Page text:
Methane in thawing permafrost is exploding in the Russian Arctic
There are some 7,000 landmines in Russia, just waiting to go off. Actually, the underground explosions already underway in the Russian Arctic are the result of the thawing permafrost. The phenomenon is suspected to be brought about by some of the hottest summers on record, due to climate change. As the soil warms, it thaws pockets of methane gas that had been frozen beneath the surface for thousands of years.
Satellite imagery has revealed the craters and funnels caused by numerous of these explosions, and scientists describe walking on ground that feels spongy with gas built-up.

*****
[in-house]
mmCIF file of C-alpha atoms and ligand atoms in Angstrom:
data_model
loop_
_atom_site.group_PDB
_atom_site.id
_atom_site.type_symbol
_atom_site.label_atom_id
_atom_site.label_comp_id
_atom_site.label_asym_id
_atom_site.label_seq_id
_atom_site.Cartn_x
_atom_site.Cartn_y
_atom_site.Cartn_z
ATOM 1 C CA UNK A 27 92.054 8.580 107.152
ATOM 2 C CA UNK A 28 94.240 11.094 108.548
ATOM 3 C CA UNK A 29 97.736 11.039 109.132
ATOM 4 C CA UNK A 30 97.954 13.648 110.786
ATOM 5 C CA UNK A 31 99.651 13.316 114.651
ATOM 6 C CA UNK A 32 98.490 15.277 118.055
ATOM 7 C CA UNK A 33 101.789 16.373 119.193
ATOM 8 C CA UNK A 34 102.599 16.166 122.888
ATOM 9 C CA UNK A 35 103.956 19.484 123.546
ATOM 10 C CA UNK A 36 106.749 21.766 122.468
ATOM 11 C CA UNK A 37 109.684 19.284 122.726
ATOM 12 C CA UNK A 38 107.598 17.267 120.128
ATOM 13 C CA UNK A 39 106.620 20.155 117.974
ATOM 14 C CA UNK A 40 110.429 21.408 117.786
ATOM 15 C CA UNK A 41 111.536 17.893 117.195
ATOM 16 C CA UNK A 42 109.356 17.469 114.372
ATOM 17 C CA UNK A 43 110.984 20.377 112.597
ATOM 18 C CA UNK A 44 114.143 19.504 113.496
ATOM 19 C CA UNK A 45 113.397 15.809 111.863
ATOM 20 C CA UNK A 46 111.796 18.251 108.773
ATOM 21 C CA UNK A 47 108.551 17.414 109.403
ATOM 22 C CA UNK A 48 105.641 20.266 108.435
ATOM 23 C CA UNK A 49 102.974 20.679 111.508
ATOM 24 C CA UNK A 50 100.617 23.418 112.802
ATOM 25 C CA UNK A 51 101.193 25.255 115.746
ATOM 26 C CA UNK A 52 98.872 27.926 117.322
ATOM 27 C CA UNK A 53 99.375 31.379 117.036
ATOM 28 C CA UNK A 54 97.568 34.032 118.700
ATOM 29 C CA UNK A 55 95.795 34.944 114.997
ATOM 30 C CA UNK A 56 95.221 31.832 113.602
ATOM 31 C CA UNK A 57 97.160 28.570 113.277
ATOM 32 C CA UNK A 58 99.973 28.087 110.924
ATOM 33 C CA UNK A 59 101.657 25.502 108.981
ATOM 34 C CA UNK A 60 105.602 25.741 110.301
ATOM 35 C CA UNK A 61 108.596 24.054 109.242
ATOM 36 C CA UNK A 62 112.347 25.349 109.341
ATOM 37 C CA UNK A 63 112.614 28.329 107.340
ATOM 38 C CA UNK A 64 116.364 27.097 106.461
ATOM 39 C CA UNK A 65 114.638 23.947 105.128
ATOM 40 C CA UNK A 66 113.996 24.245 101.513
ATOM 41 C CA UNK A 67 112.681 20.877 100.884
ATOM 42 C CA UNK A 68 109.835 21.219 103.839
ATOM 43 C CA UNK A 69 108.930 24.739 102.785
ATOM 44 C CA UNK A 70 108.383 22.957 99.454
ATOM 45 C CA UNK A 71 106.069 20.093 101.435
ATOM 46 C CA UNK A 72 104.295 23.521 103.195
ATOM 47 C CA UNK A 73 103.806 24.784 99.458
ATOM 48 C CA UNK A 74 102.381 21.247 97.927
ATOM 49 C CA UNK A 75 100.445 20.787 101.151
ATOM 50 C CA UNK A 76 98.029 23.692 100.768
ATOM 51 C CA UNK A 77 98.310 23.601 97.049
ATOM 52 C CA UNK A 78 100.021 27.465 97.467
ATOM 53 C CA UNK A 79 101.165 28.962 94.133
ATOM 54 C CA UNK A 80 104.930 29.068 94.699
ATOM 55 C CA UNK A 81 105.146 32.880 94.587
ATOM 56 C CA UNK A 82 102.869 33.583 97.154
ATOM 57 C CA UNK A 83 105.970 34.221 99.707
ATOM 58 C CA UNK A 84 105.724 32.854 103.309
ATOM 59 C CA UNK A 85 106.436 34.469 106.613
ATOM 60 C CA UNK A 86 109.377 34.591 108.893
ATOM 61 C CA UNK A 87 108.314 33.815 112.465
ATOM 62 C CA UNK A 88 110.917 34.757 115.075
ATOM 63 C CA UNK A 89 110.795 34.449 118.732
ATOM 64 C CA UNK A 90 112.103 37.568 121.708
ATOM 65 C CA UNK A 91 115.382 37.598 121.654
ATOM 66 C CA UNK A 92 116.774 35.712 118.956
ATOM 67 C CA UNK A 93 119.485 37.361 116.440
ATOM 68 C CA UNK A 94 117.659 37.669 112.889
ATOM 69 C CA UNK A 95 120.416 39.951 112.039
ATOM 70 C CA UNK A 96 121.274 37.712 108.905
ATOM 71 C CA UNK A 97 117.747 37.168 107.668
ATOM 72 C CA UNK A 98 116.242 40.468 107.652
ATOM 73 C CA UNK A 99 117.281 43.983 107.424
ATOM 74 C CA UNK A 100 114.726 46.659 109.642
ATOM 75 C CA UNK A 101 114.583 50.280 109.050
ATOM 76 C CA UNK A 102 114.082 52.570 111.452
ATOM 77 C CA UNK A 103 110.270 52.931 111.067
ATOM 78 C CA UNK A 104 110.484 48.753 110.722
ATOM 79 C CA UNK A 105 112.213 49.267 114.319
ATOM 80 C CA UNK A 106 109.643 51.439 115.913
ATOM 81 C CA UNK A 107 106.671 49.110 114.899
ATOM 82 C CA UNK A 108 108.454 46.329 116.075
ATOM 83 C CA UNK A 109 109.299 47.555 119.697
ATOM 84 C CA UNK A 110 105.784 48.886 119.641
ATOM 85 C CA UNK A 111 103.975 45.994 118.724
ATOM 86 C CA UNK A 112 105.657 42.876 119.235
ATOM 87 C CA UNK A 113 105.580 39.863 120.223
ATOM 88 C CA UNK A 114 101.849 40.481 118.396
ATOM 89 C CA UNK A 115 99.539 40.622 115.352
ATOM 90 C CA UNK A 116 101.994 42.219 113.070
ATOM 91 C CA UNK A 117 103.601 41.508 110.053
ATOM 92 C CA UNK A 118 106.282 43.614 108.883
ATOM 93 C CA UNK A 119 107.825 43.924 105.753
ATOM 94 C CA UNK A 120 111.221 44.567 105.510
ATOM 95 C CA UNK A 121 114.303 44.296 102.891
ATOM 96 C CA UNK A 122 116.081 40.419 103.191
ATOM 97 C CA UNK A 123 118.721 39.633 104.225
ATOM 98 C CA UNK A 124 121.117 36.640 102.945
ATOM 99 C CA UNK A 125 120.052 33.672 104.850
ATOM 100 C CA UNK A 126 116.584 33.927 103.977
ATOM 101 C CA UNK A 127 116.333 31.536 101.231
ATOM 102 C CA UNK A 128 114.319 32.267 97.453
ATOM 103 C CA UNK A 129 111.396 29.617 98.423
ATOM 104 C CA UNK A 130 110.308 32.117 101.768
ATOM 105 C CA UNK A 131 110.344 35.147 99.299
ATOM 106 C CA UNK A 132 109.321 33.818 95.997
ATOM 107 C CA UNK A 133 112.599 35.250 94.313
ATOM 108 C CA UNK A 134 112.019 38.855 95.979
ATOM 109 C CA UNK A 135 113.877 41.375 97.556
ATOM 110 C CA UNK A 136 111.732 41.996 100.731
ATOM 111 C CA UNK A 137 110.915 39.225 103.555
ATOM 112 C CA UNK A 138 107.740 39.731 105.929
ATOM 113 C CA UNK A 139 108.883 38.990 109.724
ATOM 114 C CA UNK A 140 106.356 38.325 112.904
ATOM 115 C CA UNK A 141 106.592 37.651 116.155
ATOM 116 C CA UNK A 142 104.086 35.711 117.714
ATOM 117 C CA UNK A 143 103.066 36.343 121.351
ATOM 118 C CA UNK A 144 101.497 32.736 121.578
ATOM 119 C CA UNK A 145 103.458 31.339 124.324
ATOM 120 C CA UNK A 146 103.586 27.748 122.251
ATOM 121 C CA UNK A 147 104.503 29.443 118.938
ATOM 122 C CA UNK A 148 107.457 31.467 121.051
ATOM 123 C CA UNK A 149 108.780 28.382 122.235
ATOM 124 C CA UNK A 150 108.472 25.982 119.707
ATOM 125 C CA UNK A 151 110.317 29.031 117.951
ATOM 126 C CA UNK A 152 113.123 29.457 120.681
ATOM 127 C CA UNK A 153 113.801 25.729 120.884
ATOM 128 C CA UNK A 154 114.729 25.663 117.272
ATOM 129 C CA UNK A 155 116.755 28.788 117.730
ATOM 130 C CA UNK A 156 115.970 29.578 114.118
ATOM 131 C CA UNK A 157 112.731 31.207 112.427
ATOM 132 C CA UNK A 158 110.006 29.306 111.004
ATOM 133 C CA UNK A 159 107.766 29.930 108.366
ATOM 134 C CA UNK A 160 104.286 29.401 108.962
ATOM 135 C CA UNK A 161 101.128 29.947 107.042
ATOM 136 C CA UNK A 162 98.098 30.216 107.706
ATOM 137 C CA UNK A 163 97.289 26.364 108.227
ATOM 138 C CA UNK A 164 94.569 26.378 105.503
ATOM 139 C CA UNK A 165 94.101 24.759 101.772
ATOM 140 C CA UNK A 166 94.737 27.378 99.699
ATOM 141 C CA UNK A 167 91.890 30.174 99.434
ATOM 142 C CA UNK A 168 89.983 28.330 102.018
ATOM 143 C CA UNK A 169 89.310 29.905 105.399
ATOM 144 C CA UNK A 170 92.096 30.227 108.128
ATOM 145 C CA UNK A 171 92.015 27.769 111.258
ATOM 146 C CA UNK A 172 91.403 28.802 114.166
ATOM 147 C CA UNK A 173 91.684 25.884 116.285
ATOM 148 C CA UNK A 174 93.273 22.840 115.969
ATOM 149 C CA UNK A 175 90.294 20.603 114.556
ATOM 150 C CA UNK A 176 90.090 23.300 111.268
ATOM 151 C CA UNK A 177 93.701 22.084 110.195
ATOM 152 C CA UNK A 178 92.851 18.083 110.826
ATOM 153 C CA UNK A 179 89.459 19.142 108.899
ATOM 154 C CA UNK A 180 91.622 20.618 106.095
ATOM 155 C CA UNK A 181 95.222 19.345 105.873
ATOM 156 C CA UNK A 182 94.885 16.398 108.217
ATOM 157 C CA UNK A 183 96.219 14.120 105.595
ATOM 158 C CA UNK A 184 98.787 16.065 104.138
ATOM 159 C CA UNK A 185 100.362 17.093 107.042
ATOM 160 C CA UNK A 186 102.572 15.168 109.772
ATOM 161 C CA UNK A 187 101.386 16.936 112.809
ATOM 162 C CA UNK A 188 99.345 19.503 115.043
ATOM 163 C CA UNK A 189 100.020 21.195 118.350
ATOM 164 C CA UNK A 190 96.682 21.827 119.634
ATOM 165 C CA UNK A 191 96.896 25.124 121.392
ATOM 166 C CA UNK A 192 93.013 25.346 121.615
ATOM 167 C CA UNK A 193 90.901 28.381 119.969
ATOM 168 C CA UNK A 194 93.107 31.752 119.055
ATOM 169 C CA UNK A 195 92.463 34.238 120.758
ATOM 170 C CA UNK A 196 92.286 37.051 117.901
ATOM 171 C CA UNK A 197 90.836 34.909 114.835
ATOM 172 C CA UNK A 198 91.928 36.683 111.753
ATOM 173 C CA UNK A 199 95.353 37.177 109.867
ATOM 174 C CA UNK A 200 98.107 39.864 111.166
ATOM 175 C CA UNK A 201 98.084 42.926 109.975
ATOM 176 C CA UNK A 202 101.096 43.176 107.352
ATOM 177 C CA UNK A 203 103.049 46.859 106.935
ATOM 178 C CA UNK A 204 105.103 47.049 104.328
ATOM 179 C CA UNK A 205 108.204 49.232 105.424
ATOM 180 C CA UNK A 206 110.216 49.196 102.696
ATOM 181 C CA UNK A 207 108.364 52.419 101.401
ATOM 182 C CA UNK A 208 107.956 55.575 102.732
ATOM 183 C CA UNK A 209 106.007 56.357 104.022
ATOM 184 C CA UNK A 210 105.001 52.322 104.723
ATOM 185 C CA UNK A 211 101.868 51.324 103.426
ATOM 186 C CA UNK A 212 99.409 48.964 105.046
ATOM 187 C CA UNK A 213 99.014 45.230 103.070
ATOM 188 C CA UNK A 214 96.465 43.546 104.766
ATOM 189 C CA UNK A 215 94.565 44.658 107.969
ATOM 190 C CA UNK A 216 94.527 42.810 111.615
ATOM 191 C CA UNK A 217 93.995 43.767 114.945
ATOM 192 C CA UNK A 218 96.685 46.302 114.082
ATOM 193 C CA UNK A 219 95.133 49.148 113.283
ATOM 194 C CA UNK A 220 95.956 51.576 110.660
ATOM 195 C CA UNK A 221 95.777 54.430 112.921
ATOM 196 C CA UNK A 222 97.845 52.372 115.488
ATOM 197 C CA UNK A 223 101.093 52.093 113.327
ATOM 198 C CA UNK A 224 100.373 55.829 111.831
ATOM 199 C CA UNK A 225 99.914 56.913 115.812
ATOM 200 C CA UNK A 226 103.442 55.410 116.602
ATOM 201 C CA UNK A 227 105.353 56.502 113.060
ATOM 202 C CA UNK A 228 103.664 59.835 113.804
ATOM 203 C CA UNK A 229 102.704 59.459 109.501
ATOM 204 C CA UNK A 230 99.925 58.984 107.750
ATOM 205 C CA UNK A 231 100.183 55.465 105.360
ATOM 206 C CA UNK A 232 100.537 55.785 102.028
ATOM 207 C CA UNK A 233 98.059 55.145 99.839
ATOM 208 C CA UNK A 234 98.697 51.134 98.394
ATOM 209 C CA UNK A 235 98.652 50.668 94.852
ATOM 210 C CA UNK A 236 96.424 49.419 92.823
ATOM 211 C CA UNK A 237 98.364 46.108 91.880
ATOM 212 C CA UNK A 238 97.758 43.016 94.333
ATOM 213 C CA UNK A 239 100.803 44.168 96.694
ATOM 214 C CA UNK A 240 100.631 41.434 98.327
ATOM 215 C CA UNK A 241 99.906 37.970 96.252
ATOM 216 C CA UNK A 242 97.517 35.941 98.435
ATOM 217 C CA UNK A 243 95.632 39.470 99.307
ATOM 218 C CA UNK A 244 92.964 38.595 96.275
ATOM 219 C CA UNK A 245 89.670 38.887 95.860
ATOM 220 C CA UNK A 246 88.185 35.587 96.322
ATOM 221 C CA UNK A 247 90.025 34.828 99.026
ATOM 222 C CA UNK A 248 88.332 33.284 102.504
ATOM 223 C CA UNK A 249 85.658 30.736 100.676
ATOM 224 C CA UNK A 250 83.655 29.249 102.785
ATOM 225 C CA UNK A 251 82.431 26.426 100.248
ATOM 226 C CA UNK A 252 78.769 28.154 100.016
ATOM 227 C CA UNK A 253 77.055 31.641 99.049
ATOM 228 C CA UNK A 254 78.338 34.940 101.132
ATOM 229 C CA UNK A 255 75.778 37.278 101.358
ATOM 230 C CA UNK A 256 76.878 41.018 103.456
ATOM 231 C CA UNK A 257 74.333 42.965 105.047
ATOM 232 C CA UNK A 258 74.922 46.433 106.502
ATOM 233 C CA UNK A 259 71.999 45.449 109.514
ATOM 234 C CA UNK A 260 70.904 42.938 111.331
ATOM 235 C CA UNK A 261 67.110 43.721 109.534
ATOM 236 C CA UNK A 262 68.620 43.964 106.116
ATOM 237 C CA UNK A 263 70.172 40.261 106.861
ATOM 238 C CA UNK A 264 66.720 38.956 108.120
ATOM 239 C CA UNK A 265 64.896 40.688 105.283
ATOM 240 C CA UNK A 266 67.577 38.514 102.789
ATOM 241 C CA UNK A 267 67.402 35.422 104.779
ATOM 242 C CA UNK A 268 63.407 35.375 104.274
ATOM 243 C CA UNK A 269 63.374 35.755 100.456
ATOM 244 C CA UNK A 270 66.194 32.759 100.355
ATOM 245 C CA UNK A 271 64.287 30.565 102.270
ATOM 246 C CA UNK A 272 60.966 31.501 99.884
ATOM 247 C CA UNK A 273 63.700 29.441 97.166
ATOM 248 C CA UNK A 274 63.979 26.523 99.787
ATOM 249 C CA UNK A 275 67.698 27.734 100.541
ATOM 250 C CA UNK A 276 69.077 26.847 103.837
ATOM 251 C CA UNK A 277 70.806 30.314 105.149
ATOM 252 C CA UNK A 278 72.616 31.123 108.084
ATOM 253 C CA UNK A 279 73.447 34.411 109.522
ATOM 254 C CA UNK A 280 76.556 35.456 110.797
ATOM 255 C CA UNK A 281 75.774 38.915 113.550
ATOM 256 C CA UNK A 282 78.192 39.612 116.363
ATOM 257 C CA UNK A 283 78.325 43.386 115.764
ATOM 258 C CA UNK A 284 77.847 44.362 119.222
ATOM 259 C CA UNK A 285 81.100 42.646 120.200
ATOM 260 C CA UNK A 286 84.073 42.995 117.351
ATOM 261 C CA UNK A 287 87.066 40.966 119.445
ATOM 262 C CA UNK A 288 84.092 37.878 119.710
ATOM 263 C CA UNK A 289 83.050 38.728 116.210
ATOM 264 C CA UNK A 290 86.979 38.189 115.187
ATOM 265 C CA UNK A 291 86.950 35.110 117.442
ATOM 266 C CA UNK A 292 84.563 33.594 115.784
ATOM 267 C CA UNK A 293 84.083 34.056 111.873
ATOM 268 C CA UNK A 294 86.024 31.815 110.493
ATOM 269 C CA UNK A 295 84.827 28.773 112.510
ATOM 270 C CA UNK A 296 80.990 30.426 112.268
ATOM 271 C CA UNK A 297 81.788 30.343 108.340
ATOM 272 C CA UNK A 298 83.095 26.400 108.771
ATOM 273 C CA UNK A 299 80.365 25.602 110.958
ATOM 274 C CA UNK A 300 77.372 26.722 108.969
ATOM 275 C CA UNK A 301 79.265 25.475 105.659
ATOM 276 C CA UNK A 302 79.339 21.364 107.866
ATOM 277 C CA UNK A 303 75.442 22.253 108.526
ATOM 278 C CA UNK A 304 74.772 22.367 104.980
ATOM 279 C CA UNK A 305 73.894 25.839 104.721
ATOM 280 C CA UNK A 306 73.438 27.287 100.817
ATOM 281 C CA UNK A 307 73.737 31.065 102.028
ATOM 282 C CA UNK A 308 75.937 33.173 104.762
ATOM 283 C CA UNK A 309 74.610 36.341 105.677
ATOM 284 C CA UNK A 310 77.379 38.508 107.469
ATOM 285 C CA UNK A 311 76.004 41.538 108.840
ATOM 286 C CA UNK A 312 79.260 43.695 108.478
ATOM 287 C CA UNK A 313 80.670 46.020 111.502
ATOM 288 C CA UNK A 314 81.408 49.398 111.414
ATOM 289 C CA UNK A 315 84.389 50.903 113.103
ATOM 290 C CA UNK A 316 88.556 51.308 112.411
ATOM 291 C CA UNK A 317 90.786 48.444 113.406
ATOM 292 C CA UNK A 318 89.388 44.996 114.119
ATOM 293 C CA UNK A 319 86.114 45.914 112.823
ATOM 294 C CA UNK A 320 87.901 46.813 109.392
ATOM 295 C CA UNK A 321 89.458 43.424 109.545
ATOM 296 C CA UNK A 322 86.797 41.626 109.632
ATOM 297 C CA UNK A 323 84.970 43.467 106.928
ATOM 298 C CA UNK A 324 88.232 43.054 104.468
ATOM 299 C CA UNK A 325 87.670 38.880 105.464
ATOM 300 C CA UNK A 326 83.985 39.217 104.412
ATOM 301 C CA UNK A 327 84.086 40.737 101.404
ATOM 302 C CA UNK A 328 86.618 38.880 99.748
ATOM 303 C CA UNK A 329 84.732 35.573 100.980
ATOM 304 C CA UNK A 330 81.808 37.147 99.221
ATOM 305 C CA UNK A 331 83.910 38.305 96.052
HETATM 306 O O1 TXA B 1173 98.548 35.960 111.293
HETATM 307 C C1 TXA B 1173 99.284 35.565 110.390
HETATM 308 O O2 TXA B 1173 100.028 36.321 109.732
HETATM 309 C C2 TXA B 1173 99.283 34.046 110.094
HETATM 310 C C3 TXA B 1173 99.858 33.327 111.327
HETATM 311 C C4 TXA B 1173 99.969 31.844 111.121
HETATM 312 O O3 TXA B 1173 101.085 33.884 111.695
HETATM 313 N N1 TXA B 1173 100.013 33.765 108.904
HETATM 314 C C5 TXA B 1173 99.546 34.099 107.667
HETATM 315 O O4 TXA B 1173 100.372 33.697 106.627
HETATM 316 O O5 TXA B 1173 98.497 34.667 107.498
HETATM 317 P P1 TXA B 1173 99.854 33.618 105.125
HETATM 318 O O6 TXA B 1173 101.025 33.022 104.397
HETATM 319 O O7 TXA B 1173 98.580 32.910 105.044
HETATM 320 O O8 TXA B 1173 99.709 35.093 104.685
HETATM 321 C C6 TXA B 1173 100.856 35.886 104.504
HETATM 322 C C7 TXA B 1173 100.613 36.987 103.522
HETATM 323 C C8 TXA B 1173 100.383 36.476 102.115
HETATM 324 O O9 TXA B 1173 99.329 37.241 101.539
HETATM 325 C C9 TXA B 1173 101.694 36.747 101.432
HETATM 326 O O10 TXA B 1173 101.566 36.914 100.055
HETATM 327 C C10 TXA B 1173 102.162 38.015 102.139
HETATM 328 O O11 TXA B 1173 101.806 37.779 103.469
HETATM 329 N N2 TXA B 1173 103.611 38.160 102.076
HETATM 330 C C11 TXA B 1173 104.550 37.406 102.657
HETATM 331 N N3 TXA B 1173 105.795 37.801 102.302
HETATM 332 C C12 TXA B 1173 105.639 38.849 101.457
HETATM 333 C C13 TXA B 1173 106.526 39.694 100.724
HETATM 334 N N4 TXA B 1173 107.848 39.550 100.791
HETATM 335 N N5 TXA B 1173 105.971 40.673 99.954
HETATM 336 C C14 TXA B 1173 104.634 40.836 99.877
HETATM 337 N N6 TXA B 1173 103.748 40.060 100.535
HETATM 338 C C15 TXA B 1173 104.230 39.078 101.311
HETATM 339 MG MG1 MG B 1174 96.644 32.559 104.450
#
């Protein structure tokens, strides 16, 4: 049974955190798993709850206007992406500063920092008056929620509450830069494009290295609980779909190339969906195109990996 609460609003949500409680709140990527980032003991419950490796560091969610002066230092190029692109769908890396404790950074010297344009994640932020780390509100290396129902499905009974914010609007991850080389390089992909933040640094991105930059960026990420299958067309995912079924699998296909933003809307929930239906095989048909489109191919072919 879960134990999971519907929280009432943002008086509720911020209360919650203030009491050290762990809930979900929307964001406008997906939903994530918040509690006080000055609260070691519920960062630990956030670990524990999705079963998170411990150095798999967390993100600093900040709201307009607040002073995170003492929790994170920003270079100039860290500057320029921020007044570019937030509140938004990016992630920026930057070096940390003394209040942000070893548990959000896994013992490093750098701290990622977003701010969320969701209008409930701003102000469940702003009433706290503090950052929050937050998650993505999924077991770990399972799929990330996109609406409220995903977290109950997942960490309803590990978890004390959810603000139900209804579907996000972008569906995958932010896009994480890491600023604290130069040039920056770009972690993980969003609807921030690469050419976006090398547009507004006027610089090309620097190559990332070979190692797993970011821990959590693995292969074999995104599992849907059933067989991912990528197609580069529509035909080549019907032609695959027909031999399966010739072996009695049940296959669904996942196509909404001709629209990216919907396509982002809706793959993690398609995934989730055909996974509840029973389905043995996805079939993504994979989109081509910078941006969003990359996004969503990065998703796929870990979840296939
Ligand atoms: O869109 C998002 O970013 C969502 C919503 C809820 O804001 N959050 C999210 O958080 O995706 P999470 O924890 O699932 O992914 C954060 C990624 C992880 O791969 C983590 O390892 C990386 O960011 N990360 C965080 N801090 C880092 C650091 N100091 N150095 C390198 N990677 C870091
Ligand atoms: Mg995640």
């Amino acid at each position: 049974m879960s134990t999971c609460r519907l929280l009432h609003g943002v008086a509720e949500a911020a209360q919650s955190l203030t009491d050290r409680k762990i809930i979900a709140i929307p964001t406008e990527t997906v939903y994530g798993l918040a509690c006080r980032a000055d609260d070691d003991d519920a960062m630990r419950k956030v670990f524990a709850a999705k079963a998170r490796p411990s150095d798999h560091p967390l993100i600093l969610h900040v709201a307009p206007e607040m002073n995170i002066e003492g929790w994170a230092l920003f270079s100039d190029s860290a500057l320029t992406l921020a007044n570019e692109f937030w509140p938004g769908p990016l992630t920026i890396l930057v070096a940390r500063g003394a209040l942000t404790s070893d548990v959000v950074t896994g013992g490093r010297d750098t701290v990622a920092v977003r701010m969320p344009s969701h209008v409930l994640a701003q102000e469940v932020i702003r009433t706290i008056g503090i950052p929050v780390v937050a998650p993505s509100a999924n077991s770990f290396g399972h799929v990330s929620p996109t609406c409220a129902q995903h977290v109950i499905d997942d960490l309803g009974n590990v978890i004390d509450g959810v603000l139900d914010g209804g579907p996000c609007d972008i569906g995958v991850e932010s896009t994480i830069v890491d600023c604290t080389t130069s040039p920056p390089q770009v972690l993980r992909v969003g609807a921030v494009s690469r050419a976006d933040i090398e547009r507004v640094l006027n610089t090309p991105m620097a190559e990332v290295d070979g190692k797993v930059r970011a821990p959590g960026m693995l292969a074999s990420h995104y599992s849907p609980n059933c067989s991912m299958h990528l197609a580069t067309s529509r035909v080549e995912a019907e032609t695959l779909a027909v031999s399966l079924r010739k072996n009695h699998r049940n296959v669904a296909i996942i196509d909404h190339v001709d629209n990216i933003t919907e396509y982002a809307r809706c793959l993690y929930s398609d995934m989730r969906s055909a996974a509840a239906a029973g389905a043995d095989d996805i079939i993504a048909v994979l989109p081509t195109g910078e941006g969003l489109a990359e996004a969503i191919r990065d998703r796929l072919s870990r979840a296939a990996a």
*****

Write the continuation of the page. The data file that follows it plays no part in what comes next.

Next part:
Alexey Titovsky, director of one of the affected region’s department for science and innovation, said that the methane gas bubbles are contained in what are known locally as pingos, the dome-shaped mounds of soil encasing large segments of ice.
“At first such a bump is a bubble,’ he said. “With time the bubble explodes, releasing gas. This is how gigantic funnels form.”
The craters and funnel-shaped gouges in the earth can be seen by satellite. Fortunately, the region is not well populated, so there’s little risk to humans. In fact, one of the Arctic peninsulas is known by the natives as “the end of the world.” However, the explosions could affect energy production facilities in the area – and they serve as yet one more alarming evidence of climate change.
By Earth.com Staff Writer David Searls
Source: Siberian Times